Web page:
If they drop football they have to leave the MAC as the conference is only allowing affiliate memberships in a limited number of sports. Their best options leaving the MAC would be to join the Horizon League or the Missouri Valley Conference which do not sponsor Division I football. Travel would be similar though probably higher and neither sponsor as many sports as the MAC. EMU would be the eastern most MVC school and I think the vast majority of those schools are private so the Horizon League may be their best option with a few sport affiliates.

 

Continuing to sponsor football and dropping down a level may cost them their football rivalries with WMU and CMU as both MAC members need wins over BCS teams to qualify for a bowl. Like most MAC schools, WMU and CMU are playing at least two revenue games in their non conference schedules to make a few extra millions. Other than a guaranteed win against EMU, that doesn't do much except give them another win, they would probably only be willing to host EMU. Worst case for EMU is never playing, but more than likely they could be playing once every few years and they would have a hard time getting them to come to ypsilanti for a home game because their is little revenue compared to a home game for WMU or CMU.

 

No matter how you look at it location of your league is important when you are concerned about your budget and revenue.

 

Maryland and Rutgers just joined the Big Ten and if they aren't playing each other every team they have is traveling west when they go on the road. Across multiple sports the costs can sky rocket if the increase of revenue does not rise proportionally. If you have to be an affiliate member in a single sport you could end up with a lot more travel then the footprint your conference offers such as when Temple joined the MAC in football or Missouri in wrestling. I think most affiliates tend to be in the fringe or olympic sports as their conference doesn't offer.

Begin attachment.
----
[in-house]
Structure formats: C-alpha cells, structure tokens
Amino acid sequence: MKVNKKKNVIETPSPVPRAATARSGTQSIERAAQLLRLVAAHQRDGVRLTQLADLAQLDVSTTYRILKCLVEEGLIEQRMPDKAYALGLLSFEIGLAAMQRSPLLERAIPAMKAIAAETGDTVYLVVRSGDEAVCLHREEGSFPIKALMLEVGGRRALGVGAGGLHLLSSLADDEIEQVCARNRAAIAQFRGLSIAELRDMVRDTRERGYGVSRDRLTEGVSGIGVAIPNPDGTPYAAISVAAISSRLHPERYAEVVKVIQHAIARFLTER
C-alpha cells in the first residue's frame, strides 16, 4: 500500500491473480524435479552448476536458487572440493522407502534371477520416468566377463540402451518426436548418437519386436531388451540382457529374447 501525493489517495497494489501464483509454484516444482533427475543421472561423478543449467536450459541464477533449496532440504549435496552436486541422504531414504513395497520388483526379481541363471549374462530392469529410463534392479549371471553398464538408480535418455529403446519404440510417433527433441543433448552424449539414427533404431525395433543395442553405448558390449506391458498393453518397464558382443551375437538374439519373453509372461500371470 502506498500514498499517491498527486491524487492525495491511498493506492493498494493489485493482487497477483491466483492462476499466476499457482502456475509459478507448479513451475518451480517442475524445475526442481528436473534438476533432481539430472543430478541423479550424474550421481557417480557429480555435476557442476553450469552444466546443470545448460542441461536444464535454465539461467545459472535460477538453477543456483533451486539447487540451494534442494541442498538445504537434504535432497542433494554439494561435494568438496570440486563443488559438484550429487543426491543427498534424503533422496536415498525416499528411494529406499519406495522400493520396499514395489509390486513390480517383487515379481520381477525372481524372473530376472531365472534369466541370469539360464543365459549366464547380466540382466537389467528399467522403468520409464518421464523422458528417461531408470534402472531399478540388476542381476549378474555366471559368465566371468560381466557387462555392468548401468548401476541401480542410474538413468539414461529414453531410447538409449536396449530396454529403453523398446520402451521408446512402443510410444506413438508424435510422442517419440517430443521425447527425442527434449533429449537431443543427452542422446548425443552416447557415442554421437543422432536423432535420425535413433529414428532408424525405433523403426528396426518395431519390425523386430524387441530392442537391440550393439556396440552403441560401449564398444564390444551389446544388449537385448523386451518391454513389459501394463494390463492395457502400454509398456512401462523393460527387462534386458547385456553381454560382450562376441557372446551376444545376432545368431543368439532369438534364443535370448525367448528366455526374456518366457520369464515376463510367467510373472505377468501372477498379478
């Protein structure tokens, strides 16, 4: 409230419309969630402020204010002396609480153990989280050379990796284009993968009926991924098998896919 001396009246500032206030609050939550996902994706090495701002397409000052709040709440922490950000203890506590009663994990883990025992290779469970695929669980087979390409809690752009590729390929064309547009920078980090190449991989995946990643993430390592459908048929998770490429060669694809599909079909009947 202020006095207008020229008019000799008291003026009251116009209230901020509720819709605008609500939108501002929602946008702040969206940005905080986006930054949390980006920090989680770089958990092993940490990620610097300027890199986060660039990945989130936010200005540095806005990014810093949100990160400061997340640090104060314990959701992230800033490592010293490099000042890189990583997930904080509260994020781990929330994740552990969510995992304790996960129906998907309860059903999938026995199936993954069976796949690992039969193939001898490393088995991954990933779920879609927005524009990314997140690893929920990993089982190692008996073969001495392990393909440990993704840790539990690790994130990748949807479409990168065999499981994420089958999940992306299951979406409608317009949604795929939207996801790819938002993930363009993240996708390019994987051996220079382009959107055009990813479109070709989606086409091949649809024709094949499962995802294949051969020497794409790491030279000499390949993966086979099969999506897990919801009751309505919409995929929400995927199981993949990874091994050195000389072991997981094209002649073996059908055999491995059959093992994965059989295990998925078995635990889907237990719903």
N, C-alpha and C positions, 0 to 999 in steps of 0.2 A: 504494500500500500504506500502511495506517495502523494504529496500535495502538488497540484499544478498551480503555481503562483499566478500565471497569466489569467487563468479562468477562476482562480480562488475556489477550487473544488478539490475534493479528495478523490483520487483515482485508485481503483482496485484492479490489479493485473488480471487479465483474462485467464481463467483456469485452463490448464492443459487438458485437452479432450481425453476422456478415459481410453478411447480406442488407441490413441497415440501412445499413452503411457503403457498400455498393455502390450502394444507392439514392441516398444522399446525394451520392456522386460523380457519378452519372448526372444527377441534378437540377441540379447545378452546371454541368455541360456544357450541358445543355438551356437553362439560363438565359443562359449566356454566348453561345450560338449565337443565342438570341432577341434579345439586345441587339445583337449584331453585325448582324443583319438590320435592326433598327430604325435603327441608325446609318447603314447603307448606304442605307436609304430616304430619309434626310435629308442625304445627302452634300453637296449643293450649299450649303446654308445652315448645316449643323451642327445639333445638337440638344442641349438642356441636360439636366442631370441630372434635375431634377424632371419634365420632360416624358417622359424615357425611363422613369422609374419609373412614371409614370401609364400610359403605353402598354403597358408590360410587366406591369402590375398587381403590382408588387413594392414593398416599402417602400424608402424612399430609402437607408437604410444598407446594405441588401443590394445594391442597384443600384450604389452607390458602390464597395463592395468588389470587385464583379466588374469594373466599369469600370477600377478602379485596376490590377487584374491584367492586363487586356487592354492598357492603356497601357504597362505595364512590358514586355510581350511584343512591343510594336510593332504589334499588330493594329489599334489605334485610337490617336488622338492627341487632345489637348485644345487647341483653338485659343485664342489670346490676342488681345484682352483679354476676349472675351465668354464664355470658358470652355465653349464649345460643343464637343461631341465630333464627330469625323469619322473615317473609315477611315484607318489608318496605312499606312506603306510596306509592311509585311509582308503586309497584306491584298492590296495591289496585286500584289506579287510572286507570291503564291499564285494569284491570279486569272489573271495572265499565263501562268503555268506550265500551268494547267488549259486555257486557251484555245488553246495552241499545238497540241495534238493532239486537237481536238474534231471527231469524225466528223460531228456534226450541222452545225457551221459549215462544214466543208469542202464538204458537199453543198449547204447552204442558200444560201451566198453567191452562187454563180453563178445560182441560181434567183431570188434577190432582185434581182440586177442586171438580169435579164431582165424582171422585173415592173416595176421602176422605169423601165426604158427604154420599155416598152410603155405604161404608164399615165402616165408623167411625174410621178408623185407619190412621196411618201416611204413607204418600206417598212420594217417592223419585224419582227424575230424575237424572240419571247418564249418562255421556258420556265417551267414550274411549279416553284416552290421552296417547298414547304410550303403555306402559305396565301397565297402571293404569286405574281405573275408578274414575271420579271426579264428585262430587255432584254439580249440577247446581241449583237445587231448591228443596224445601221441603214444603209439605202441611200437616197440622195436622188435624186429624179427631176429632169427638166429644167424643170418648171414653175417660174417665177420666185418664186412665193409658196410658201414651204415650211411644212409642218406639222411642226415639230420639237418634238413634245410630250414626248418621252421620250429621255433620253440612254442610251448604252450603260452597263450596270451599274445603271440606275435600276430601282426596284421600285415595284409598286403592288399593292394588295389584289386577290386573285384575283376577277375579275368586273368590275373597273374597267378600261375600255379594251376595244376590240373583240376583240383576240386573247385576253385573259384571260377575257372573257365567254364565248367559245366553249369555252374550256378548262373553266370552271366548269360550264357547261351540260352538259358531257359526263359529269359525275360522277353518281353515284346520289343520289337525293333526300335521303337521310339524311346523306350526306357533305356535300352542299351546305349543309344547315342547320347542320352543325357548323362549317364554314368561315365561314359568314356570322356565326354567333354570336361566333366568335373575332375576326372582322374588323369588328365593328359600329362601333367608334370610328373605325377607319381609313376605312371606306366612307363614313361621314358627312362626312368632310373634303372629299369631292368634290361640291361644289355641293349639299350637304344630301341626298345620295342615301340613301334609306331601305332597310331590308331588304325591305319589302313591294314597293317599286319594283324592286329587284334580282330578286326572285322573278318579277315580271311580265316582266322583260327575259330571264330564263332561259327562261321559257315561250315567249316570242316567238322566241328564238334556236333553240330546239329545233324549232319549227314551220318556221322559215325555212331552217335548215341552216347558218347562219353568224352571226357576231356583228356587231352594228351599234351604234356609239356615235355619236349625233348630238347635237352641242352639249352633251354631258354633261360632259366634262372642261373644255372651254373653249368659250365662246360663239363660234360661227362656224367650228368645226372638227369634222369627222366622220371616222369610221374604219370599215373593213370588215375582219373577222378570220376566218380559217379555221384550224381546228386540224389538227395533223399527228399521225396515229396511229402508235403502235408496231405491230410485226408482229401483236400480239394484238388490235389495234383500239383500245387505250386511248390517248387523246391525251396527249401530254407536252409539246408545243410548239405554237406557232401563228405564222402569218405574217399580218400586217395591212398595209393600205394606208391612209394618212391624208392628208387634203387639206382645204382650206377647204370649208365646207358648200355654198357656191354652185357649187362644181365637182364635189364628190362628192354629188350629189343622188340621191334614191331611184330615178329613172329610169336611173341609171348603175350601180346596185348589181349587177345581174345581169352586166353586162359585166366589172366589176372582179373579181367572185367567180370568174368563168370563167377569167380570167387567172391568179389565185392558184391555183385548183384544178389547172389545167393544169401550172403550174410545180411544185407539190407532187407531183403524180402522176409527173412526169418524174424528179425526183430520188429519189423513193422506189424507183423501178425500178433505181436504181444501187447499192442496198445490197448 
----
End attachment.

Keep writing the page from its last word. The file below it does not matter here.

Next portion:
In the case of Temple football, they could have filled a schedule with teams within a 200 mile radius and instead traveled 800 miles every time they went on the road. Looking at Missouri their league travel for wrestling involved OSU, OK, ISU, and WVU isn't bad when you are in the 2012 Big 12 but when they add in SDSU, NDSU, USAF, UVU, Wyoming, and FSUin 2017 it would add a lot more travel and expense for a wrestling team. I don't know if they had an option to stay in the Big 12 as an affiliate but going east they can make a road trip out of duals in conference and out along the way as a member of the MAC so that could be saving them money.

Edited by KSchlosser

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Here is a letter that was shared on the MichganGrappler page, penned by Noel Dean. Noel is the football coach at Lowell (MI) High School, who has a top-notch program in the state, and has sent many players to D1 and D2 schools. He is also Dave Dean's brother and Gabe Dean's uncle. 

As I understand it, many coaches in Michigan penning similar letters to EMU Football coach, indicated the same sediments that Noel Dean states below. 

https://www.michigangrappler.com/news_article/show/900286?referrer_id=1024194

Letter from Hall of Fame Football Coach Noel Dean to EMU Football Coach Chris Creighton
 

Chris ,